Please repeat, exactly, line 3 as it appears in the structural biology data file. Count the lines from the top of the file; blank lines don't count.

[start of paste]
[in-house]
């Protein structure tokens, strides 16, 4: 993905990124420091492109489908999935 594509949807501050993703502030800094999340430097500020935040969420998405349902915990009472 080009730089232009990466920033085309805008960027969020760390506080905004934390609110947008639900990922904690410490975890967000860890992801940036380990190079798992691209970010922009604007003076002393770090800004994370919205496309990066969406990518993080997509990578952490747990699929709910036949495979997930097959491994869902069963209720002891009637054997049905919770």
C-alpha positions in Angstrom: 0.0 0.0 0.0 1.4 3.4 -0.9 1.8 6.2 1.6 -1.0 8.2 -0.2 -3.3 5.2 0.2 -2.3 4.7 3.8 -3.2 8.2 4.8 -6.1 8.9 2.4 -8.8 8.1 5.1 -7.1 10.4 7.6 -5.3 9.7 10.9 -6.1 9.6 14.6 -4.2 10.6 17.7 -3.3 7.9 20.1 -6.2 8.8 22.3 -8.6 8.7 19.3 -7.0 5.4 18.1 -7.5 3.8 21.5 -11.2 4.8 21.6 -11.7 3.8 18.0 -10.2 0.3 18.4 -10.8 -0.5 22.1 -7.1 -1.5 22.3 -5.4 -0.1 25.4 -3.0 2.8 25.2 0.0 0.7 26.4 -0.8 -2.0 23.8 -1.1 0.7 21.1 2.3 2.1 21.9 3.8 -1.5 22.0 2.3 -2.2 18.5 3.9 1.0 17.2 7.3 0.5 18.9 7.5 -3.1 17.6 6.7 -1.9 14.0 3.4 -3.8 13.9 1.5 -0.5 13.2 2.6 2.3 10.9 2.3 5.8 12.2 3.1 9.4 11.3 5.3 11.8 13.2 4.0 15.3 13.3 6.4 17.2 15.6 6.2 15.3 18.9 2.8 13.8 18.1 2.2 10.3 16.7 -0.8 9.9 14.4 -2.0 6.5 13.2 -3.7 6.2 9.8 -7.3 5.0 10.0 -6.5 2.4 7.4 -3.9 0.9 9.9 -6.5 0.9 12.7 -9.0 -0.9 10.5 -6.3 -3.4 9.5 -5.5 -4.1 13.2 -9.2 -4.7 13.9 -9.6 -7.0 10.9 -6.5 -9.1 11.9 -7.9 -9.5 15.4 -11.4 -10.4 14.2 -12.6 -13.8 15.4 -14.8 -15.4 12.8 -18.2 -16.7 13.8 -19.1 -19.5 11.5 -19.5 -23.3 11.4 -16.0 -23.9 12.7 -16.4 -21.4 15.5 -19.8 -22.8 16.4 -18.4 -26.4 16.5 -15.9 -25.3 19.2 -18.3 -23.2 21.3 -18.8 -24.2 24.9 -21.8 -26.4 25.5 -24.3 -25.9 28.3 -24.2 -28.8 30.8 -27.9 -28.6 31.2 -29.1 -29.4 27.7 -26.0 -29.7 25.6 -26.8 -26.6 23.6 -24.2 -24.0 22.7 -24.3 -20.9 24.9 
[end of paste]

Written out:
C-alpha positions in Angstrom: 0.0 0.0 0.0 1.4 3.4 -0.9 1.8 6.2 1.6 -1.0 8.2 -0.2 -3.3 5.2 0.2 -2.3 4.7 3.8 -3.2 8.2 4.8 -6.1 8.9 2.4 -8.8 8.1 5.1 -7.1 10.4 7.6 -5.3 9.7 10.9 -6.1 9.6 14.6 -4.2 10.6 17.7 -3.3 7.9 20.1 -6.2 8.8 22.3 -8.6 8.7 19.3 -7.0 5.4 18.1 -7.5 3.8 21.5 -11.2 4.8 21.6 -11.7 3.8 18.0 -10.2 0.3 18.4 -10.8 -0.5 22.1 -7.1 -1.5 22.3 -5.4 -0.1 25.4 -3.0 2.8 25.2 0.0 0.7 26.4 -0.8 -2.0 23.8 -1.1 0.7 21.1 2.3 2.1 21.9 3.8 -1.5 22.0 2.3 -2.2 18.5 3.9 1.0 17.2 7.3 0.5 18.9 7.5 -3.1 17.6 6.7 -1.9 14.0 3.4 -3.8 13.9 1.5 -0.5 13.2 2.6 2.3 10.9 2.3 5.8 12.2 3.1 9.4 11.3 5.3 11.8 13.2 4.0 15.3 13.3 6.4 17.2 15.6 6.2 15.3 18.9 2.8 13.8 18.1 2.2 10.3 16.7 -0.8 9.9 14.4 -2.0 6.5 13.2 -3.7 6.2 9.8 -7.3 5.0 10.0 -6.5 2.4 7.4 -3.9 0.9 9.9 -6.5 0.9 12.7 -9.0 -0.9 10.5 -6.3 -3.4 9.5 -5.5 -4.1 13.2 -9.2 -4.7 13.9 -9.6 -7.0 10.9 -6.5 -9.1 11.9 -7.9 -9.5 15.4 -11.4 -10.4 14.2 -12.6 -13.8 15.4 -14.8 -15.4 12.8 -18.2 -16.7 13.8 -19.1 -19.5 11.5 -19.5 -23.3 11.4 -16.0 -23.9 12.7 -16.4 -21.4 15.5 -19.8 -22.8 16.4 -18.4 -26.4 16.5 -15.9 -25.3 19.2 -18.3 -23.2 21.3 -18.8 -24.2 24.9 -21.8 -26.4 25.5 -24.3 -25.9 28.3 -24.2 -28.8 30.8 -27.9 -28.6 31.2 -29.1 -29.4 27.7 -26.0 -29.7 25.6 -26.8 -26.6 23.6 -24.2 -24.0 22.7 -24.3 -20.9 24.9 